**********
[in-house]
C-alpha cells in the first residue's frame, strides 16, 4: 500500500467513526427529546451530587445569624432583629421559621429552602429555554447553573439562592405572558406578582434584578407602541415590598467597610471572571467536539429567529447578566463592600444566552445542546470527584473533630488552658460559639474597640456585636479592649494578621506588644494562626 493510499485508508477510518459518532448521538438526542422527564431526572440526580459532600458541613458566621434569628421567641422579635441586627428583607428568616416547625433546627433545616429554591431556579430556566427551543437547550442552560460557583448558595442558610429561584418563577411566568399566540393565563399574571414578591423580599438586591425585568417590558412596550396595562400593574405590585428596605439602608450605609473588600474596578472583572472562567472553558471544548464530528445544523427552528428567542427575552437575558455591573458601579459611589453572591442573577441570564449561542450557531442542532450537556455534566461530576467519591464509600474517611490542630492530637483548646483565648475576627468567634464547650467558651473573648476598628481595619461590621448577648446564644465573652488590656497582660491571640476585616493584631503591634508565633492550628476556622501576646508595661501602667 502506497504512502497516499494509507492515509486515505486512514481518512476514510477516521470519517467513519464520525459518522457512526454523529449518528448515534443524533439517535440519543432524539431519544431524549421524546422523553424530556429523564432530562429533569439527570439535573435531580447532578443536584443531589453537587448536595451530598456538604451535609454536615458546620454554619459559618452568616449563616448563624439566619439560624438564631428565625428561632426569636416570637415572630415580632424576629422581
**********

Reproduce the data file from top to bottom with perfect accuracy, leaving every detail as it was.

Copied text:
[in-house]
C-alpha cells in the first residue's frame, strides 16, 4: 500500500467513526427529546451530587445569624432583629421559621429552602429555554447553573439562592405572558406578582434584578407602541415590598467597610471572571467536539429567529447578566463592600444566552445542546470527584473533630488552658460559639474597640456585636479592649494578621506588644494562626 493510499485508508477510518459518532448521538438526542422527564431526572440526580459532600458541613458566621434569628421567641422579635441586627428583607428568616416547625433546627433545616429554591431556579430556566427551543437547550442552560460557583448558595442558610429561584418563577411566568399566540393565563399574571414578591423580599438586591425585568417590558412596550396595562400593574405590585428596605439602608450605609473588600474596578472583572472562567472553558471544548464530528445544523427552528428567542427575552437575558455591573458601579459611589453572591442573577441570564449561542450557531442542532450537556455534566461530576467519591464509600474517611490542630492530637483548646483565648475576627468567634464547650467558651473573648476598628481595619461590621448577648446564644465573652488590656497582660491571640476585616493584631503591634508565633492550628476556622501576646508595661501602667 502506497504512502497516499494509507492515509486515505486512514481518512476514510477516521470519517467513519464520525459518522457512526454523529449518528448515534443524533439517535440519543432524539431519544431524549421524546422523553424530556429523564432530562429533569439527570439535573435531580447532578443536584443531589453537587448536595451530598456538604451535609454536615458546620454554619459559618452568616449563616448563624439566619439560624438564631428565625428561632426569636416570637415572630415580632424576629422581